Finlon Upholstery Inc. uses a job-order costing system to accumulate manufacturing costs. The company’s work-in-process on December 31, 2001, consisted of one job (no. 2077), which was carried on the year-end balance sheet at $156,800. There was no finished-goods inventory on this date.
Finlon applies manufacturing overhead to production on the basis of direct-labor cost. (The budgeted direct-labor cost is the company’s practical capacity, in terms of direct-labor hours multiplied by the budgeted direct-labor rate.) Budgeted totals for 2002 for direct labor and manufacturing overhead are $4,200,000 and $5,460,000, respectively. Actual results for the year are as follows:
Actual Results Direct Materials Used $5,600,000.00 Direct Labor $4,350,000.00 Indirect Material Used $65,000.00 Indirect Labor $2,860,000.00 Factory Depreciation $1,740,000.00 Factory Insurance $59,000.00 Factory Utilities $830,000.00 Selling and Administrative Expenses $2,160,000.00 Total $17,664,000.00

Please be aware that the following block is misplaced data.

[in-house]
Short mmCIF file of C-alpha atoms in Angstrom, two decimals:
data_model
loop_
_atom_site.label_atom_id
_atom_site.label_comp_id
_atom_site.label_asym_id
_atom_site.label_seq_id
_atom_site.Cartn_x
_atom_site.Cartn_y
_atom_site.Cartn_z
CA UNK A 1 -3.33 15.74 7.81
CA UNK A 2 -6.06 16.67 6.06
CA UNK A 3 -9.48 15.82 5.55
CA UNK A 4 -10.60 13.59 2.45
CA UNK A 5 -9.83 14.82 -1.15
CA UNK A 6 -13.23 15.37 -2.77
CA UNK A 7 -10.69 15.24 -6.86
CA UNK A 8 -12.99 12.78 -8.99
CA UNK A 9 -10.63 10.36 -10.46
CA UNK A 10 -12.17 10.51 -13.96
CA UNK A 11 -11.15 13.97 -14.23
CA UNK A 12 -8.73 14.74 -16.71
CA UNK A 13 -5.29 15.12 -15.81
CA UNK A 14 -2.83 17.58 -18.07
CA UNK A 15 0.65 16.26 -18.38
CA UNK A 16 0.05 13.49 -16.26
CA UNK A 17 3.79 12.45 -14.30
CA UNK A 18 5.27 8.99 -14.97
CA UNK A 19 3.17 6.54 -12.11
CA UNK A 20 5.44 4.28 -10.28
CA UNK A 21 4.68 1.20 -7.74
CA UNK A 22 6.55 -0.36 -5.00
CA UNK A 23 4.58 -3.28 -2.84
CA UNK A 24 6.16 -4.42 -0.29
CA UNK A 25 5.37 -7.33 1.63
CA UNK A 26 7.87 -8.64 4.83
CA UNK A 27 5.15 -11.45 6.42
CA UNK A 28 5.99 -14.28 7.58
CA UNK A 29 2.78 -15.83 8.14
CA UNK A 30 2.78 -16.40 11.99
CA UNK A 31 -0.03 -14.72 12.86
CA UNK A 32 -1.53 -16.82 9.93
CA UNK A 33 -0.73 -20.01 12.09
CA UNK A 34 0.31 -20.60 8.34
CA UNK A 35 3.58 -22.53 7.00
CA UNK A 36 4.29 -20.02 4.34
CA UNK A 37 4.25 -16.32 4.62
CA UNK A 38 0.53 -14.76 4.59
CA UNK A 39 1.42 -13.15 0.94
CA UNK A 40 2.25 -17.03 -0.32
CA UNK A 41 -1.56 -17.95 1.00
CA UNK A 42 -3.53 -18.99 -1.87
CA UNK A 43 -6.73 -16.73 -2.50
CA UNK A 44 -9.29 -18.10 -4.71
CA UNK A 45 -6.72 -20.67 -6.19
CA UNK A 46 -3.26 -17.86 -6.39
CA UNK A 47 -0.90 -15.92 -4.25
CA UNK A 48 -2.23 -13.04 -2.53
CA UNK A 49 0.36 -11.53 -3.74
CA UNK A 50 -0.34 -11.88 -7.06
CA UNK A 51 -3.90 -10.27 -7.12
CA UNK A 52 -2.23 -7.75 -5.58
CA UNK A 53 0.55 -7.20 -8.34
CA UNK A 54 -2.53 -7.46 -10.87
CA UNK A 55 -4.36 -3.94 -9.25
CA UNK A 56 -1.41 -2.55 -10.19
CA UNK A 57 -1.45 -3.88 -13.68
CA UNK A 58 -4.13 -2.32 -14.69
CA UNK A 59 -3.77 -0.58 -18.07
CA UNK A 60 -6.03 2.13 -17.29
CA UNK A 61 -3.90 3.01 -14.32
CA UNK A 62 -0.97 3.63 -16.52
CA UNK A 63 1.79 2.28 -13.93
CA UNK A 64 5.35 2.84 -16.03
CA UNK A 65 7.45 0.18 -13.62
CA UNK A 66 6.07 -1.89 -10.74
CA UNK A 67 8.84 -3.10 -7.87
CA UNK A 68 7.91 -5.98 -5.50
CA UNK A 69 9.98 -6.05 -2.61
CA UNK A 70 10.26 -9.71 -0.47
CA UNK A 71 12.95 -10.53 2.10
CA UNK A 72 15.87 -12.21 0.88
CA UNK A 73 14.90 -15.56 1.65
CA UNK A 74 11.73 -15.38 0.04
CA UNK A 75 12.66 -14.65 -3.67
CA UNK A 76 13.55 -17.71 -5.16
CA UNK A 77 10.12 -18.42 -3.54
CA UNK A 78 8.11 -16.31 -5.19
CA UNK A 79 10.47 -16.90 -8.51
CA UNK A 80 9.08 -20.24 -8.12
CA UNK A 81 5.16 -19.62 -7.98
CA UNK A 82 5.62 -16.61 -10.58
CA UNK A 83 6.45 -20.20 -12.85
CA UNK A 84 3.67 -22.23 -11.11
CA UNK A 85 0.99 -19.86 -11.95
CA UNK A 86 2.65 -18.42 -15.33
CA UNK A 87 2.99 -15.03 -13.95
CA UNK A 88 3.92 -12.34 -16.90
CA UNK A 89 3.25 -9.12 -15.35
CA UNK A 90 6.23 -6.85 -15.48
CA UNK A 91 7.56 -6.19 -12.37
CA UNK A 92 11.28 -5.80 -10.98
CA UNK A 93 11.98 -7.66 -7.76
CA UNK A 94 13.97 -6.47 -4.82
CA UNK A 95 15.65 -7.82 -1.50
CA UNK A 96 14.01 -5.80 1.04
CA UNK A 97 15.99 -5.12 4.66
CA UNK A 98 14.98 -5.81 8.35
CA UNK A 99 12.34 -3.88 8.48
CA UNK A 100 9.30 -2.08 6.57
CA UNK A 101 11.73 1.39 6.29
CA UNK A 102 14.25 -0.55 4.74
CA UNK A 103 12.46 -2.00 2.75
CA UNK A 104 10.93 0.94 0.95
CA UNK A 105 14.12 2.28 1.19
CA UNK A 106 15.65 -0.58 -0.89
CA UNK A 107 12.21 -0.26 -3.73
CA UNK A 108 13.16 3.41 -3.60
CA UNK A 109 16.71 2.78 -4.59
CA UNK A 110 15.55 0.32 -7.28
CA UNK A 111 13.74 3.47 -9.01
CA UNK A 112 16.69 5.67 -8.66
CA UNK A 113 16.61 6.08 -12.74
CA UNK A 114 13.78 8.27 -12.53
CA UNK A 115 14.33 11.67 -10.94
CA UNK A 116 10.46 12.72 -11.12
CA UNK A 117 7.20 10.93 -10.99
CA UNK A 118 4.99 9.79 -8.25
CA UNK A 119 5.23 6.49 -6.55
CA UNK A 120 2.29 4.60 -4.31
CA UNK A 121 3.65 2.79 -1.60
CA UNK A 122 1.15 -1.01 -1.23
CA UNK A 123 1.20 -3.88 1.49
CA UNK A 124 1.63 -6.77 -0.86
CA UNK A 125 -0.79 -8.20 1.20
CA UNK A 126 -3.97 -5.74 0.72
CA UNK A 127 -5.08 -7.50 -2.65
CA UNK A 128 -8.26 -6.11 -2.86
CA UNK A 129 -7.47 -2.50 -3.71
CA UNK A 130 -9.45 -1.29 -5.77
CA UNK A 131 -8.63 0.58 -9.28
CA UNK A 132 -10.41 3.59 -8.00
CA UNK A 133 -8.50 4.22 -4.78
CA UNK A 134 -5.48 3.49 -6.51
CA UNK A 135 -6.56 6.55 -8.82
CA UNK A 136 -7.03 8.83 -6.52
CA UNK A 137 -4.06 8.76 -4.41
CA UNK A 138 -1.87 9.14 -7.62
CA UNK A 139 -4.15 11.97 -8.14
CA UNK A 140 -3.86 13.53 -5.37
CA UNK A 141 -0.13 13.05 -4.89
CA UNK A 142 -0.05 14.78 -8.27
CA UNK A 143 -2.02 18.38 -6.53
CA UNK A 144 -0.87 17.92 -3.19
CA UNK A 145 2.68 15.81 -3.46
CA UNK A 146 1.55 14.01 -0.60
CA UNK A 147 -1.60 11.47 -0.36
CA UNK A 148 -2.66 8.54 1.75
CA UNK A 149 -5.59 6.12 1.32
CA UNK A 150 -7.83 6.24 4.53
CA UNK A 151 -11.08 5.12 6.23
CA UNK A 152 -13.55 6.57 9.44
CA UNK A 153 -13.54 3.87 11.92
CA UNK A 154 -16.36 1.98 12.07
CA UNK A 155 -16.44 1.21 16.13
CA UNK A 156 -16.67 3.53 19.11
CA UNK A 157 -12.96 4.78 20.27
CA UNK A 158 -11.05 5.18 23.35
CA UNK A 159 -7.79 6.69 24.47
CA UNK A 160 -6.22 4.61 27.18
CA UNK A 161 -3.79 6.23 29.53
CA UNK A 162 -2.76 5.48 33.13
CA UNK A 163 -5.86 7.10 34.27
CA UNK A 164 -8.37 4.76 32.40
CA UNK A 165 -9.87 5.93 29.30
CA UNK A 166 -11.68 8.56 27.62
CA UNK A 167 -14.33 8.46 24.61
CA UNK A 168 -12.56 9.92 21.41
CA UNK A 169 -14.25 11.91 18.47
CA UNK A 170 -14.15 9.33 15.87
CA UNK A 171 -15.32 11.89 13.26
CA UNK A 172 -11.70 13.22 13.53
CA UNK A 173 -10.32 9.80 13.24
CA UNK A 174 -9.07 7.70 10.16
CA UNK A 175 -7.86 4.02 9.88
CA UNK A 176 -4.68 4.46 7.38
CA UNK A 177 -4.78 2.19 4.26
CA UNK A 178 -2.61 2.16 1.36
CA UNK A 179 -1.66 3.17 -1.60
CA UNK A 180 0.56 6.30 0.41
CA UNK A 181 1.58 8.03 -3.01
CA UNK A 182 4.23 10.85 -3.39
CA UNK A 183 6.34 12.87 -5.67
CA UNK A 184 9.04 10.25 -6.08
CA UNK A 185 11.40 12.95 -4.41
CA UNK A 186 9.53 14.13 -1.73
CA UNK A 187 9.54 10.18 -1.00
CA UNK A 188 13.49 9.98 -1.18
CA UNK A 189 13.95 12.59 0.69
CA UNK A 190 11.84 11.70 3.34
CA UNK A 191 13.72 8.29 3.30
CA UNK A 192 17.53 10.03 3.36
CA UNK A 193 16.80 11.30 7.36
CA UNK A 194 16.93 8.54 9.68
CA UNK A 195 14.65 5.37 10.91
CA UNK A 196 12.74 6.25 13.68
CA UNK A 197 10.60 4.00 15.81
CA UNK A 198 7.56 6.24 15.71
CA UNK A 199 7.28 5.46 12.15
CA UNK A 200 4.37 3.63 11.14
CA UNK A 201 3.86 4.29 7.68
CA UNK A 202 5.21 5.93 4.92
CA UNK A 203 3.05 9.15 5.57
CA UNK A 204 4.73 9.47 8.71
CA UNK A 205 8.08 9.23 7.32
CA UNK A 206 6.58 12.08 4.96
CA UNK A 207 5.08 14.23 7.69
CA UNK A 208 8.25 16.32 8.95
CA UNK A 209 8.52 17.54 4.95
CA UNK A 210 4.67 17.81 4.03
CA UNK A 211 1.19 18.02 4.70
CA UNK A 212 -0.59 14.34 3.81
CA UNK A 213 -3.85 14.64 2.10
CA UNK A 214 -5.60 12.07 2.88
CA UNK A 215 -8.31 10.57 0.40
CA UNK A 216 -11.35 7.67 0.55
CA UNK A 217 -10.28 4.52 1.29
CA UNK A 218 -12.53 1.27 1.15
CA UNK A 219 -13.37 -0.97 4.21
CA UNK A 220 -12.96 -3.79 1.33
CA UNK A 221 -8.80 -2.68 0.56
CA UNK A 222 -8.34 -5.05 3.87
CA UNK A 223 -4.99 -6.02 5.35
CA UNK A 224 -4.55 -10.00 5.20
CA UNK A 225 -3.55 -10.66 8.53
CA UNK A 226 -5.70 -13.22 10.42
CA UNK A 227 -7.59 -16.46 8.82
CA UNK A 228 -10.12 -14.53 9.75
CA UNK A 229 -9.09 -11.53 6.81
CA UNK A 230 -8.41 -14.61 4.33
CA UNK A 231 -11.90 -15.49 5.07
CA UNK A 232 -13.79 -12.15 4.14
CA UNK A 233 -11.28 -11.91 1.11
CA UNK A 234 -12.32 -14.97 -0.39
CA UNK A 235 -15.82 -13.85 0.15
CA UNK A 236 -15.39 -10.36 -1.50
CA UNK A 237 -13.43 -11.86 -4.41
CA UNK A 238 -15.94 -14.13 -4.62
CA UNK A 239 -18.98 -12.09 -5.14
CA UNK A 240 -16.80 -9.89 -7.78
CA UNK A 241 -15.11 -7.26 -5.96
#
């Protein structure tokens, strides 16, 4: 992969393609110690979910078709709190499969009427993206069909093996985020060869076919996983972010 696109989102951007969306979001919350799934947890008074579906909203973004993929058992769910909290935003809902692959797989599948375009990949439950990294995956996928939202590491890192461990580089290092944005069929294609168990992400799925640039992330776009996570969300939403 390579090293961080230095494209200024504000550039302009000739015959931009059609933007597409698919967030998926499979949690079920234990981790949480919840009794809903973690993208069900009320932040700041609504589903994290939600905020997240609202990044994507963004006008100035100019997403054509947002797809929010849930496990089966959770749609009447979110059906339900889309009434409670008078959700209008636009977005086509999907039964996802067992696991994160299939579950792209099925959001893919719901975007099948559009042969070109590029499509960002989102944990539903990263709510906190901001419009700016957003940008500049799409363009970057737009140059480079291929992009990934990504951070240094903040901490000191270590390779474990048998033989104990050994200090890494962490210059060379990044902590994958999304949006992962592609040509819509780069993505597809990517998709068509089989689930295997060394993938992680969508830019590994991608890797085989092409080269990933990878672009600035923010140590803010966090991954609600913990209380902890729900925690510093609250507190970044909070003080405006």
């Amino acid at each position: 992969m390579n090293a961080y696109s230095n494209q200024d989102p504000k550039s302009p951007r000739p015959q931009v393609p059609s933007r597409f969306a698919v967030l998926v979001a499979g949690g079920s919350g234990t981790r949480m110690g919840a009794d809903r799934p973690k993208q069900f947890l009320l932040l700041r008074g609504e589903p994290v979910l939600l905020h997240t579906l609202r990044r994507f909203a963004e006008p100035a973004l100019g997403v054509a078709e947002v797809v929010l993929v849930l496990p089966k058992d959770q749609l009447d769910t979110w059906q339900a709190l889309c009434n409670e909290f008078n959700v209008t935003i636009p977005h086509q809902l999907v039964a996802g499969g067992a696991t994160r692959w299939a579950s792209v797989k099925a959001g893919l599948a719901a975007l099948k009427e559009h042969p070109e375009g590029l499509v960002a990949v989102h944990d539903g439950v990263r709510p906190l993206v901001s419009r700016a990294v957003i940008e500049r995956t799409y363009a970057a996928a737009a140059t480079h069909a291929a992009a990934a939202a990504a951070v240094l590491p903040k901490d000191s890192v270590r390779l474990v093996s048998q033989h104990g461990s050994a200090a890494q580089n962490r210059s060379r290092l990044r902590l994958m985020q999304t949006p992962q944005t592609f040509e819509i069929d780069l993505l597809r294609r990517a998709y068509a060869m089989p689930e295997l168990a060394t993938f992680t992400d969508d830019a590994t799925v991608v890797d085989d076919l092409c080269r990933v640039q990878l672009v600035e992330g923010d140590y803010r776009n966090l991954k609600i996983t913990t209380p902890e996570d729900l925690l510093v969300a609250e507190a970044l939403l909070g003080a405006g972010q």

Job No. 2077 was completed in January 2002 and there was no work in process at year-end. All jobs produced during 2002 were sold with the exception of Job No. 2143, which contained direct-material costs of $156,000 and direct-labor charges of $85,000. The company charges any under- or over-applied overhead to the cost of goods sold category.
Using the above information, do the following:
- Calculate the company’s predetermined overhead application rate.
- Calculate the additions to the work-in-process inventory account for the direct material used, direct labor, and manufacturing overhead.
- Calculate the finished-goods inventory for the 12/31/01 balance sheet.
- Calculate the over-applied or under-applied overhead at year end.
- Explain if it is appropriate to include selling and administrative expenses in the cost of goods sold category.
Perform your calculations in an Excel spreadsheet and copy the calculations into a Word document.
Write a 1-page paper in Word format